You can harvest a surprisingly large amount of rainwater from your gutters. Just a small amount of rain — less than half an inch — can easily fill a 50 gallon rain barrel, so you can quickly start to collect enough to keep your flower beds, garden or houseplants well watered. "It won’t be enough o water your lawn, but it will be plenty for vegetable gardens, flowers and shrubbery," says Lars Hundley, owner of Dallas-based CleanAirGardening.com, an online company that specializes in environmentally friendly lawn and garden supplies. To collect more water, you can connect several barrels with a pip or hose, or you can put barrels under more than one gutter downspout.

Once your rain barrel is full, you can hook a hose up to the rain barrel to water your garden (rain barrels are perfect to use with soaker hoses), or you can simply dip a watering can into the barrel. Rainwater is naturally soft and free of minerals, chlorine, fluoride and other chemicals.

"Trees and plants rely on fungus, bacteria and nematodes to help them absorb the minerals and nutrients they need," explains Hundley. "Plants have an efficient immune system that allows them to fend off diseases and other invaders as long as they have a healthy soil environment and aren’t stressed by other factors," he adds. Chemical fertilizers, fungicides, pesticides and drought disrupt the balance and harmony of the soil, weakening trees and plants and allowing disease to take over. "The chemicals and hard water from many municipal water systems also add to the imbalance of the soil. Watering with softer, natural rainwater is a nice treat for your plants," says Hundley.

In addition to being good for your plants, rain barrels can also save you money. Some experts estimate that lawn and garden watering make up almost 40 percent of total household water use during the summer; by utilizing collected rainwater, you can substantially reduce this amount. As an added benefit, collecting rainwater also helps control moisture levels around the foundation of your house.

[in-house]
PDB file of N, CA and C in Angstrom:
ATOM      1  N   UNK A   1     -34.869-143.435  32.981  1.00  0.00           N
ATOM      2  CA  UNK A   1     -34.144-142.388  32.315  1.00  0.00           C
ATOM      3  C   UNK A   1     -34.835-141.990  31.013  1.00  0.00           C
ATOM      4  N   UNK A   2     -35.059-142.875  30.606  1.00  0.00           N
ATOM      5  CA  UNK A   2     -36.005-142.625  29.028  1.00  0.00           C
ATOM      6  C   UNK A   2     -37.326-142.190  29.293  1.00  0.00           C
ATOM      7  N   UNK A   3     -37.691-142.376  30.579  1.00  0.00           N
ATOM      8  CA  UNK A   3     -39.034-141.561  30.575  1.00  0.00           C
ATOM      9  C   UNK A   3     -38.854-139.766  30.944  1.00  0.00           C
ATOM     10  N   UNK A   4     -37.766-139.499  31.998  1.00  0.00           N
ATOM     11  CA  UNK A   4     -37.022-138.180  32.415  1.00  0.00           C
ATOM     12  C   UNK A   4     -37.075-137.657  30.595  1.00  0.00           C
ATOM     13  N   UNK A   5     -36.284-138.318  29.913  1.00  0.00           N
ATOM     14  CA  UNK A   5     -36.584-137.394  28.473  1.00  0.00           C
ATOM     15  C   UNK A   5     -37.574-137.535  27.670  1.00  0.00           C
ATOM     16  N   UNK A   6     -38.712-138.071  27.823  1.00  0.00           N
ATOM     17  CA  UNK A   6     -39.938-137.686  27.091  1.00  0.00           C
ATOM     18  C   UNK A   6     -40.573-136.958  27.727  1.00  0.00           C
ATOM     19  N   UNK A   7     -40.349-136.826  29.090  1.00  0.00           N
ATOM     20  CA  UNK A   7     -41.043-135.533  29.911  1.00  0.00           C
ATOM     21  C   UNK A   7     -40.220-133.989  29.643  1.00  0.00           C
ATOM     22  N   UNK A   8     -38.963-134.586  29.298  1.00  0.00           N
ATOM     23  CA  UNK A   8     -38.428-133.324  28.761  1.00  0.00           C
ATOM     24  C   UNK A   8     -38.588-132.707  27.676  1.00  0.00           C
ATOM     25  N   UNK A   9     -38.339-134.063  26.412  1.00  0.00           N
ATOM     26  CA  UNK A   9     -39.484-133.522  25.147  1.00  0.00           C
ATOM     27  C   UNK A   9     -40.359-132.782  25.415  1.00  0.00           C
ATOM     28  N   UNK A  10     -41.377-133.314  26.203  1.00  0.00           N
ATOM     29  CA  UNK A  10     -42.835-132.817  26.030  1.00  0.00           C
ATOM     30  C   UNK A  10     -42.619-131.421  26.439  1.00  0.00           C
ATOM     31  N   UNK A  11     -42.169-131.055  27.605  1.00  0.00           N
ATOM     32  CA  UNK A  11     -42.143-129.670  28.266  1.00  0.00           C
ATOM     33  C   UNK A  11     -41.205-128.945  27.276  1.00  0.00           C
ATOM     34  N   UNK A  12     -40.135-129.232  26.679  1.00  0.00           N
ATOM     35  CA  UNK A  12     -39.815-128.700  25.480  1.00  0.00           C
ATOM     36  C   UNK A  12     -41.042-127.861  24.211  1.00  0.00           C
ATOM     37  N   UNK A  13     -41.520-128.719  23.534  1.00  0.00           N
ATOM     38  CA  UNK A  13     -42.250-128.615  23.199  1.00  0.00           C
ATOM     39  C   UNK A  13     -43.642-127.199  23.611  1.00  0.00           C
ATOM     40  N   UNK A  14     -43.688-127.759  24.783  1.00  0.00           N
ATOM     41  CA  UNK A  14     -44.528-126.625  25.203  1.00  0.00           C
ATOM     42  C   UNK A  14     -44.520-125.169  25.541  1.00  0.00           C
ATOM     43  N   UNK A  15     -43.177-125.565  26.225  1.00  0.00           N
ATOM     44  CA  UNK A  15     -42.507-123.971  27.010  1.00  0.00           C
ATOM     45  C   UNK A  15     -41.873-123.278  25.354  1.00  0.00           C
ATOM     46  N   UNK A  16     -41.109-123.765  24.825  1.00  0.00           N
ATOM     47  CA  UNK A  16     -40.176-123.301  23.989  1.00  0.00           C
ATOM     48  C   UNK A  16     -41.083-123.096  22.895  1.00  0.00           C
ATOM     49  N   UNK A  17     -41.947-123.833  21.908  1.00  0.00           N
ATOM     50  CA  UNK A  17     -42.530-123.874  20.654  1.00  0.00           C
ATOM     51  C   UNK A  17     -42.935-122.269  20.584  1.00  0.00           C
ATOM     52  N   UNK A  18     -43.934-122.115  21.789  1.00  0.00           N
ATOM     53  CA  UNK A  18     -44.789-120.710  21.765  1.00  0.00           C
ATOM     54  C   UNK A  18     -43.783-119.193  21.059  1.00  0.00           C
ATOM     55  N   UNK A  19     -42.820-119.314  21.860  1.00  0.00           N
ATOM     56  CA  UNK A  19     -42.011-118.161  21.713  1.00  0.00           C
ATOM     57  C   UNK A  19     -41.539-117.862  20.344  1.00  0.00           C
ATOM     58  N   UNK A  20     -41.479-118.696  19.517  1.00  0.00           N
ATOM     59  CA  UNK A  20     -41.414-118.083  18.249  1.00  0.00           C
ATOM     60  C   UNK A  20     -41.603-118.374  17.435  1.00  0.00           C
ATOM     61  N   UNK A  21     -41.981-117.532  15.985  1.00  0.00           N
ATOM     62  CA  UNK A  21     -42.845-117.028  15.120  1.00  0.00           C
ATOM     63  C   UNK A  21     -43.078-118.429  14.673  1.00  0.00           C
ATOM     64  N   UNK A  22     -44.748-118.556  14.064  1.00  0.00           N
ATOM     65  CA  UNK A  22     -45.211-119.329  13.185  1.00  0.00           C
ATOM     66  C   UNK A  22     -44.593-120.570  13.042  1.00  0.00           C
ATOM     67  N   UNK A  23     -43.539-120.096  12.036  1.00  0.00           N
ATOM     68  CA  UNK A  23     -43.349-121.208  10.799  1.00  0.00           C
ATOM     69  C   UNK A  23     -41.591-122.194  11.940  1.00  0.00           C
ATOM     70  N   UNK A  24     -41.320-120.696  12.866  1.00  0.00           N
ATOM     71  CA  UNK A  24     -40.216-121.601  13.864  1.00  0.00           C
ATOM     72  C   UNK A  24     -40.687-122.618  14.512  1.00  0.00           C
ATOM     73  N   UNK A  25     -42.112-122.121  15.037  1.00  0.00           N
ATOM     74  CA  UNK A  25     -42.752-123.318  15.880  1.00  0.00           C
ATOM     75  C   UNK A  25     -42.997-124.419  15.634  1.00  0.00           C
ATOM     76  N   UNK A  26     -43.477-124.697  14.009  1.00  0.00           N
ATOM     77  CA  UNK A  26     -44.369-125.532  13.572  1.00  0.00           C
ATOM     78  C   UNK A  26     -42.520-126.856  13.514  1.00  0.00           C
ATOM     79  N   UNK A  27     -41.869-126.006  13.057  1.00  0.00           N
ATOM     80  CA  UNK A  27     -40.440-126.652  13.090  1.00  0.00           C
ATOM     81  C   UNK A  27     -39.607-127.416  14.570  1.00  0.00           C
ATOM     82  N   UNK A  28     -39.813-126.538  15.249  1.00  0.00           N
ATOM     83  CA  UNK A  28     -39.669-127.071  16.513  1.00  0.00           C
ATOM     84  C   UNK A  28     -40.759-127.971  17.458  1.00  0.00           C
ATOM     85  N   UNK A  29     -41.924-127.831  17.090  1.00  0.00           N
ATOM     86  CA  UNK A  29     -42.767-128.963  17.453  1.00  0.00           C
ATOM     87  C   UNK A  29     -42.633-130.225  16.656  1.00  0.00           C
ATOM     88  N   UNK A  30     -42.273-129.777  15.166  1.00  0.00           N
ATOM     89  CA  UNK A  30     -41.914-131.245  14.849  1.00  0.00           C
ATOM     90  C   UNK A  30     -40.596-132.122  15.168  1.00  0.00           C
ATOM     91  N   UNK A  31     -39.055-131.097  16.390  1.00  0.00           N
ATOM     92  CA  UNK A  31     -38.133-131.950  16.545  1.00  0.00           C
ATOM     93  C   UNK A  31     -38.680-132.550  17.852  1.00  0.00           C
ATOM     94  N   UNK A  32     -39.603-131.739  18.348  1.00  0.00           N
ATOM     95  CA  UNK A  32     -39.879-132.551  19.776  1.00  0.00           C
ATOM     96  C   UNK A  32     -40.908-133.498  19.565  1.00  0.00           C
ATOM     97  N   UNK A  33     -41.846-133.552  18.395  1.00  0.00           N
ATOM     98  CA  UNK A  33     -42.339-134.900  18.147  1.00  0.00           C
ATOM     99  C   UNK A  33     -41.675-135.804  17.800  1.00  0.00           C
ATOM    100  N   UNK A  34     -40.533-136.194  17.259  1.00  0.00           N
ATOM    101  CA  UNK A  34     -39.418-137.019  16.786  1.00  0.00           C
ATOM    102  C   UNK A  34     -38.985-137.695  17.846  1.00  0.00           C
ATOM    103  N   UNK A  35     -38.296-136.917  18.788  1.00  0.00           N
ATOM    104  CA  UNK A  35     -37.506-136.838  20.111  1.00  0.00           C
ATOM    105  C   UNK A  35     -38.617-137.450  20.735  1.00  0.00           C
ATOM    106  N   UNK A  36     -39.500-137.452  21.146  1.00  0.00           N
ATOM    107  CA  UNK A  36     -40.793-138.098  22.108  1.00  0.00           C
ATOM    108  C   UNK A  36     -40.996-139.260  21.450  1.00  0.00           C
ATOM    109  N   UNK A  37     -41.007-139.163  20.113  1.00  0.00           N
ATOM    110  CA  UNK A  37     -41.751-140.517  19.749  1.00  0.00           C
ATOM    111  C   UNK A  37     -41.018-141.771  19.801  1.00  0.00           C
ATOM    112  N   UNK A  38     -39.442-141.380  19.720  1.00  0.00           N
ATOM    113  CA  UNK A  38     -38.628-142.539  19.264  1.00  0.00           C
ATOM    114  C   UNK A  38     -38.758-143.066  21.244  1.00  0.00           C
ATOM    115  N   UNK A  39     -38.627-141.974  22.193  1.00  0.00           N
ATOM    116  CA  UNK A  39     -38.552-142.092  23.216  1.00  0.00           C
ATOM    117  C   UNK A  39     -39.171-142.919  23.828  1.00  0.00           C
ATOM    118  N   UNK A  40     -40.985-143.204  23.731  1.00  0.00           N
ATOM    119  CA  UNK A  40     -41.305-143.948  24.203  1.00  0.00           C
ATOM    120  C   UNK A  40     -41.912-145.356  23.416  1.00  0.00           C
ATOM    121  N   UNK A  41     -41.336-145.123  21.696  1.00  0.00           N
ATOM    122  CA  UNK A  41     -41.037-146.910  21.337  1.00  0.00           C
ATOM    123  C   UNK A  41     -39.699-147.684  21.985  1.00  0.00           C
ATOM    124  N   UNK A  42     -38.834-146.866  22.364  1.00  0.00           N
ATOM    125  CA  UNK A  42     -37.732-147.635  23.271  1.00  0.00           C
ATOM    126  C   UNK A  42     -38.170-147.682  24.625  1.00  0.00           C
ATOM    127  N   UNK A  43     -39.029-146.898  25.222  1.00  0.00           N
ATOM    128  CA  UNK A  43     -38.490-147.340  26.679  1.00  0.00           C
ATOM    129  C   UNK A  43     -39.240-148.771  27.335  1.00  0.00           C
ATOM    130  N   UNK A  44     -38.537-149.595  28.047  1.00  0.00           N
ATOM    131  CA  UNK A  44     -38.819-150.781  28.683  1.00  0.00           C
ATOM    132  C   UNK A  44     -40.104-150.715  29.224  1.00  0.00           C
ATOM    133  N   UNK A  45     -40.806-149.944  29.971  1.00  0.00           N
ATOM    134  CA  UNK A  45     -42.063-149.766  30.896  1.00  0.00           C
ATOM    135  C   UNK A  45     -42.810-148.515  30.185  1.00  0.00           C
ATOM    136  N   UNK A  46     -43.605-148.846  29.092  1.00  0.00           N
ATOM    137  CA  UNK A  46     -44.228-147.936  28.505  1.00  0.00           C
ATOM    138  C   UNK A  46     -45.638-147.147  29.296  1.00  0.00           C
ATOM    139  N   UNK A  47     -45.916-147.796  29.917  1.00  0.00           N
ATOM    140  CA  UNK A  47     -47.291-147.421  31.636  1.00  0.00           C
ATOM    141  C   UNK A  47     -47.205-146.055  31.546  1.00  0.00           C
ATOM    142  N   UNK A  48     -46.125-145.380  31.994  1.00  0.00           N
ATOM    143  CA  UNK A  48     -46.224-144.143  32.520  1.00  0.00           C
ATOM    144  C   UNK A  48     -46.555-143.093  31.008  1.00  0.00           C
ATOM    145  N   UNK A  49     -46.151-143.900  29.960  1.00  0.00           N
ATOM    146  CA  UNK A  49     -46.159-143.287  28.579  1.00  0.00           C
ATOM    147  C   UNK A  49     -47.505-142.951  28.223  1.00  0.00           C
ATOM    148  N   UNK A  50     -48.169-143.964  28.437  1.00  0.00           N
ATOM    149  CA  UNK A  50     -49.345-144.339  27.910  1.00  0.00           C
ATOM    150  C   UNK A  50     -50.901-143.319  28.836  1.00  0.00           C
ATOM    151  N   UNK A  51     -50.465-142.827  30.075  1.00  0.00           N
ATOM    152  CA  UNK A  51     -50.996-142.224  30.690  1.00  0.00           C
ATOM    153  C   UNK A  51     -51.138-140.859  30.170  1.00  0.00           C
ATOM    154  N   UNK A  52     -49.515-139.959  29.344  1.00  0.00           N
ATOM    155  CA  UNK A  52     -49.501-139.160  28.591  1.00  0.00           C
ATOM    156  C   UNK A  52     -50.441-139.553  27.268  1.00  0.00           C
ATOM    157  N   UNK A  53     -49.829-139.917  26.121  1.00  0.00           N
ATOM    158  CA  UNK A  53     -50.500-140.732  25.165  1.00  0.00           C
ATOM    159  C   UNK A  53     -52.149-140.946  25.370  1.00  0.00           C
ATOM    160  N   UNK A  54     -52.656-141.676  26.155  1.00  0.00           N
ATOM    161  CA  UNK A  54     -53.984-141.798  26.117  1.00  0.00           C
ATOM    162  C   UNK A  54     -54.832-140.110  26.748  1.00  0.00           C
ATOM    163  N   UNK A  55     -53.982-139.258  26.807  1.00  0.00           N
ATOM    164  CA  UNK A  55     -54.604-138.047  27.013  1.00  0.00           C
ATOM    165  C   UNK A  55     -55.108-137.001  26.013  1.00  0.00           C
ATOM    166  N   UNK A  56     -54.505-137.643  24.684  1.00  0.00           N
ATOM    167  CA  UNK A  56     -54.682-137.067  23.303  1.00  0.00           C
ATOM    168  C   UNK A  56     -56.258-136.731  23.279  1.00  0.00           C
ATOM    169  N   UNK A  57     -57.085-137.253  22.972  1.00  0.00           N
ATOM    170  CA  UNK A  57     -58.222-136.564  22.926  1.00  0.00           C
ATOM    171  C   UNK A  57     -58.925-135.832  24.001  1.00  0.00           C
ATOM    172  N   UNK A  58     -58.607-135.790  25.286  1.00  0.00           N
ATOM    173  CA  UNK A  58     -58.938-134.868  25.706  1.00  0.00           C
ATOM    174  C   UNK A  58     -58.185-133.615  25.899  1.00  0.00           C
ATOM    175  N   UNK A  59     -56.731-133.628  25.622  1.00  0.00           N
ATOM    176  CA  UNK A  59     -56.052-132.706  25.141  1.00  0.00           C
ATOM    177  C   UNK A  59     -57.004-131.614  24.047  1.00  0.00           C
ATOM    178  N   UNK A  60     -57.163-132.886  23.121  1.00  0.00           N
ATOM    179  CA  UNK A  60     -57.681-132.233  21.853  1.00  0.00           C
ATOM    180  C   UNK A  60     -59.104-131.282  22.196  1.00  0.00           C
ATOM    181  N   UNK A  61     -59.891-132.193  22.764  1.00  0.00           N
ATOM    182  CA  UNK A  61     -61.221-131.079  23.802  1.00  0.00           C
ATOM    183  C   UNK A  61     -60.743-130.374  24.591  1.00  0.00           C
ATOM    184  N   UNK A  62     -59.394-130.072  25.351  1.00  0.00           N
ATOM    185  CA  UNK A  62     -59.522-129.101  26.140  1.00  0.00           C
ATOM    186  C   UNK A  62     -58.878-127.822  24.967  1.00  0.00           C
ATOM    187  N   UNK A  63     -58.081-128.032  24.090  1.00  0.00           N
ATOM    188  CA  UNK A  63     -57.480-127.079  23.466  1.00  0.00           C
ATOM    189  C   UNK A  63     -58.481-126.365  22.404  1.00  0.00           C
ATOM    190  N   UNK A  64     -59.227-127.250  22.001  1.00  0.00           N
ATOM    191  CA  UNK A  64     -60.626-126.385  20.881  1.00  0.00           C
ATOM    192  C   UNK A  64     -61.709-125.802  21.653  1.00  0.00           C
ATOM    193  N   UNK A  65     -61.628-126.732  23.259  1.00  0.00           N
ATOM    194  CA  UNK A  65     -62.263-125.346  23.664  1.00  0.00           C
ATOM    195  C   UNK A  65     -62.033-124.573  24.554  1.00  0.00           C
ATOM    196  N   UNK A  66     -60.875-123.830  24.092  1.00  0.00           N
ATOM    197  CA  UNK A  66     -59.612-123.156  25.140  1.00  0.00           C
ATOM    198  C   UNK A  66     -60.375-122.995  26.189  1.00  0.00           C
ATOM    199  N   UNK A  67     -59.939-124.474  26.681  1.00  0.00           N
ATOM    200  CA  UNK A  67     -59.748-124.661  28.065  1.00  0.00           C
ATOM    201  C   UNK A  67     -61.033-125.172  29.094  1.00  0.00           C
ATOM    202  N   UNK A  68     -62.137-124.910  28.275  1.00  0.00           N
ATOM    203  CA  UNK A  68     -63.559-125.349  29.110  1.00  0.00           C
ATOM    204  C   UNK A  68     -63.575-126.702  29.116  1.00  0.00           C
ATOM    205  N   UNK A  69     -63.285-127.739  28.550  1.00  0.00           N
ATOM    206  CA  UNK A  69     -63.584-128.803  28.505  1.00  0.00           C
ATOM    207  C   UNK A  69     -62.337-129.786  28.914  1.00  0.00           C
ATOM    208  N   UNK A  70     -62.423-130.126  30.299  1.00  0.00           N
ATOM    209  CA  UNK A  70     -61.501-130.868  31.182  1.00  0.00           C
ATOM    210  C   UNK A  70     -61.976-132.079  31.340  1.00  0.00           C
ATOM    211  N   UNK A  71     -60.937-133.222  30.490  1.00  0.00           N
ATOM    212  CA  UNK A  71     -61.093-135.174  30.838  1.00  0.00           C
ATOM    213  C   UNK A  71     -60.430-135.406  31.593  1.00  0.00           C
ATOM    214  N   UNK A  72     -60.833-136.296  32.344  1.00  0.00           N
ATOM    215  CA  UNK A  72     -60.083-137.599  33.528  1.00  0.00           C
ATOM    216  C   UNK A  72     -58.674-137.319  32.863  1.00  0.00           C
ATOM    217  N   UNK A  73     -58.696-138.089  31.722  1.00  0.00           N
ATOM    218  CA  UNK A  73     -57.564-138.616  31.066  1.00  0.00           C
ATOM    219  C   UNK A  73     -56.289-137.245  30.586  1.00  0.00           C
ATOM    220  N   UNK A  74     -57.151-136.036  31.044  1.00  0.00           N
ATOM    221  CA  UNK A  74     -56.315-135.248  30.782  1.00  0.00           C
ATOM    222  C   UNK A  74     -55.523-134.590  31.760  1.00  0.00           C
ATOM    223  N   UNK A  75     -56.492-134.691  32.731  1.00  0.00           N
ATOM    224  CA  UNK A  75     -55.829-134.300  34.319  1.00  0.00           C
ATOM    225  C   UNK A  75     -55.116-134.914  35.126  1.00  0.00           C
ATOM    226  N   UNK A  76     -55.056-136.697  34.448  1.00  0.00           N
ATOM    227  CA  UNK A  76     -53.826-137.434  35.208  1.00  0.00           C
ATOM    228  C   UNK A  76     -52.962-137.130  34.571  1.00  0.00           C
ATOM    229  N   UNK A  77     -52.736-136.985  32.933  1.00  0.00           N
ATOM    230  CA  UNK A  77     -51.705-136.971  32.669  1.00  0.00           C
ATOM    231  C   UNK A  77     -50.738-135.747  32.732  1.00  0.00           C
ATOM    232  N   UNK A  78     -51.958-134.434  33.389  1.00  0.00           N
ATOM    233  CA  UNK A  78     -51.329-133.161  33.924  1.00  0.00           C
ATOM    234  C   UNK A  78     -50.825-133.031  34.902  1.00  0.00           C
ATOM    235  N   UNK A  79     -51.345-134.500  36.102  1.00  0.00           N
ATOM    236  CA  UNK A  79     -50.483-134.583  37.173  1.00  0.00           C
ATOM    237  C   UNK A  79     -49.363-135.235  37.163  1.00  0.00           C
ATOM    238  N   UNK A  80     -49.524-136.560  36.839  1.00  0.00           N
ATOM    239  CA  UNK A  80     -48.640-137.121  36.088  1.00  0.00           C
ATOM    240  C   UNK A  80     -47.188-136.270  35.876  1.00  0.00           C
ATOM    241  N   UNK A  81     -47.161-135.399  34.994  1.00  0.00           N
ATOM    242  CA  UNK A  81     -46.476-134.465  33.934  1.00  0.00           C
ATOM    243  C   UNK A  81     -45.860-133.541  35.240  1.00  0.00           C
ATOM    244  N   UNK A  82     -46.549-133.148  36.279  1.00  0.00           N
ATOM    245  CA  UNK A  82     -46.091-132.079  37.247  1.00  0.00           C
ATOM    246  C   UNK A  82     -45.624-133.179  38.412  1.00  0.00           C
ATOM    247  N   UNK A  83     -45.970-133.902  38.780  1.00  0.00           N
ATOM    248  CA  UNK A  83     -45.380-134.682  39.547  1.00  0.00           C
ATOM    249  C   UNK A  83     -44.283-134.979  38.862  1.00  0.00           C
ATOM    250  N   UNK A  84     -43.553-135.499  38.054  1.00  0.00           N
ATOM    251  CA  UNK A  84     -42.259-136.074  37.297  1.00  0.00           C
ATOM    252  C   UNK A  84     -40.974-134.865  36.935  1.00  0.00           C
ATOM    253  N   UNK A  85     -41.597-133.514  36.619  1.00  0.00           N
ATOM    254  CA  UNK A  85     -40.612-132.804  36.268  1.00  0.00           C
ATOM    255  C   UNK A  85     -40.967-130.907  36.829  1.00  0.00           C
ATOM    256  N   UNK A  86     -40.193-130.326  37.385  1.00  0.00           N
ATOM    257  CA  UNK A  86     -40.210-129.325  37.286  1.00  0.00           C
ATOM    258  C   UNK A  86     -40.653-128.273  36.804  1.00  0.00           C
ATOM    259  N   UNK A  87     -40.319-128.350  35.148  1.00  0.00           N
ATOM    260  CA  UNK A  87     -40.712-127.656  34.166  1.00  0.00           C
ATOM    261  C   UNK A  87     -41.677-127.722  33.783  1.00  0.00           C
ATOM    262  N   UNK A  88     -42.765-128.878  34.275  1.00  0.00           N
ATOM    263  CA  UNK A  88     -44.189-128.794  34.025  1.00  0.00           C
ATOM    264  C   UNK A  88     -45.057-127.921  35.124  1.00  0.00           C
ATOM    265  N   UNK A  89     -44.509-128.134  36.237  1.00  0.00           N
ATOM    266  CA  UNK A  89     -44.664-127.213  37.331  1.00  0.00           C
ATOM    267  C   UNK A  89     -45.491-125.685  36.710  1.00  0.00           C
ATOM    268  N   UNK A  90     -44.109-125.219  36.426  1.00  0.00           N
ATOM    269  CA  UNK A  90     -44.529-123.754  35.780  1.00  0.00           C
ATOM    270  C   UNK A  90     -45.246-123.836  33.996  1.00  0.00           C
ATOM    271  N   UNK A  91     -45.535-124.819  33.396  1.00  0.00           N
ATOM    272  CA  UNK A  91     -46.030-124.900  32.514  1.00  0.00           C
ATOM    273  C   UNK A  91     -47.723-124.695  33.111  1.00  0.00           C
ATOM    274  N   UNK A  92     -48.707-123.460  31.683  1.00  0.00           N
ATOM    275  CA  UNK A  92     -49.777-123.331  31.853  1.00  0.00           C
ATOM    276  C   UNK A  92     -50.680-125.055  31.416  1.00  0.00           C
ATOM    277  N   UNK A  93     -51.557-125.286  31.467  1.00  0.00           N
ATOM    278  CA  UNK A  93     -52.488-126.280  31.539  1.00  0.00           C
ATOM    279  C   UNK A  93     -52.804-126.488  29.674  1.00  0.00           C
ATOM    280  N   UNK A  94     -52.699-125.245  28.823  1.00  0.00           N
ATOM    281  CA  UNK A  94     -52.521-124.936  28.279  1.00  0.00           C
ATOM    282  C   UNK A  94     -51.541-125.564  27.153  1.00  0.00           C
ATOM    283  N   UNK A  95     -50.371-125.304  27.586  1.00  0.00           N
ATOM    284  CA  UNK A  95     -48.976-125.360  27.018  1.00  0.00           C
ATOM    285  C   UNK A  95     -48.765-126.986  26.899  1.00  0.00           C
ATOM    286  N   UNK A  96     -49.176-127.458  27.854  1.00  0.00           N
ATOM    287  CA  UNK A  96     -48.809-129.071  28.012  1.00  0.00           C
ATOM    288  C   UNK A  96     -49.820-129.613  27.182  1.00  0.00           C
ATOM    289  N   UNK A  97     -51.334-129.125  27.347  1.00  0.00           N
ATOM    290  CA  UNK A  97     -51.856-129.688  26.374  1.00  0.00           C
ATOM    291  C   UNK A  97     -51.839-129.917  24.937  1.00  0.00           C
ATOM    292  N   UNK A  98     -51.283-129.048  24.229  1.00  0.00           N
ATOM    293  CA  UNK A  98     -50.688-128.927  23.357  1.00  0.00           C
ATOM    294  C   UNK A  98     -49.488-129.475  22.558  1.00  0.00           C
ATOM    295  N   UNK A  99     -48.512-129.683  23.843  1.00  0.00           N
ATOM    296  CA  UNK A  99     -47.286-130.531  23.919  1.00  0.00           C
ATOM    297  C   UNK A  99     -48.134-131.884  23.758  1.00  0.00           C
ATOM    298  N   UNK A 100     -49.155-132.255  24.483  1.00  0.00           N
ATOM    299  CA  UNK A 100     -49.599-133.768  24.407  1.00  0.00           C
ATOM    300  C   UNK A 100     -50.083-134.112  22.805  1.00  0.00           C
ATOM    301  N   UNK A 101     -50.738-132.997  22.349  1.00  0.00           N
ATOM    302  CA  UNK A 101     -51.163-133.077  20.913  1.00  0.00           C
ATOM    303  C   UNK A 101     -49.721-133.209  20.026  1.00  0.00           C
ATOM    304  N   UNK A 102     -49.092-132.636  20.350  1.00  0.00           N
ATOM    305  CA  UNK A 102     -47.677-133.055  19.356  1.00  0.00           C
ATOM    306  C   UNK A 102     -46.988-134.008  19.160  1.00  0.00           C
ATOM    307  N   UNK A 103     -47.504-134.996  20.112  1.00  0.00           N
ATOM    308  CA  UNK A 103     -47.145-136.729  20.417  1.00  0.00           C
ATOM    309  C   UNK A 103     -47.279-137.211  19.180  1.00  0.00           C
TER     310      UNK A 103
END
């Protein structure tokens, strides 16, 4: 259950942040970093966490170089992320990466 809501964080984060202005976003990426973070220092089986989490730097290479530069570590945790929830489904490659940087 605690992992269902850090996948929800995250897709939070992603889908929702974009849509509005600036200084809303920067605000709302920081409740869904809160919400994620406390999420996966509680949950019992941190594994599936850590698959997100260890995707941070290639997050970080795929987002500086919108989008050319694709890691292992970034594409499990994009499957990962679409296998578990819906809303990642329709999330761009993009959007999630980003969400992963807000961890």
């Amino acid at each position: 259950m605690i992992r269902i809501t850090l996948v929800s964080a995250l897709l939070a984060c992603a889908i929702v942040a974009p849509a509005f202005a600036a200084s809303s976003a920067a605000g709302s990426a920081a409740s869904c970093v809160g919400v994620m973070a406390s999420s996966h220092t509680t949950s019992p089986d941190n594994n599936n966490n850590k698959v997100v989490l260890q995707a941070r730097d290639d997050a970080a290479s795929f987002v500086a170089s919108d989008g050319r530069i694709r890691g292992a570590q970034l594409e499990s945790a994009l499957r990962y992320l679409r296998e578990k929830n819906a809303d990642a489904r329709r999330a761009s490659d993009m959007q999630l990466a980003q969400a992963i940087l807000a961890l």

Here are some tips to consider when shopping for a rain barrel:

* Make sure your barrel is child-proof. A safety grid at the top prevents children and animals from entering.

* All systems should use covered barrels that keep the water from accumulating leaves and other debris. They should also have some kind of filter to keep out silt and leaves; these can range from a funnel with mesh in the bottom that is covered by gravel to a rainwater washing apparatus that you can purchase.

* Keep mosquitoes from breeding in your barrel by keeping it tightly covered and using debris screens to filter water before it enters the barrel. Cleaning your gutters and downspouts frequently and using collected rainwater within a few days will also help control mosquito problems. You can place a nontoxic mosquito "dunk," in the barrel for additional protection.

Some cities have started programs to give residents easy access to affordable rain barrel systems. You may be able to find a limited selection of rain barrels at your local garden supply store.

Author: Dharmender Singh

Did you find this article useful? For more useful tips and hints, points to ponder and keep in mind, techniques, and insights pertaining to gardening and gardening implements, do please browse for more information at our websites.

http://www.infozabout.com http://www.gardening.infozabout.com

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Make Use Of All That Rain

Simple rain barrels made of recycled food-grade plastic or polyethylene store about 50 gallons of water at a time from roof downspouts.

Best Rain Barrels

Most commercially-made rain barrels are constructed out of PVC plastic or lightweight metal. Some are collapsible, making them easy to store.

Rain Barrels and It’s Uses

Having rain water barrels are really handy to have and there are also lots of options you can choose from. There are varieties made from plastic, some barrels and some fashioned into stylish urns to match up your yard landscaping.

Rain Barrels

A rain barrel is any wooden, plastic or terra cotta container positioned so as to capture the runoff from your roof during a rain. A spigot near the bottom of the barrel makes using the captured water much easier. 

Manatee County’s Rain Barrel Program

Rain barrel kit includes a plastic 55 gallon recycled drum, debris drain, PVC fittings, brass spigot and assembly directions. Manatee County residents and businesses are eligible to purchase the kit.

Rain Barrel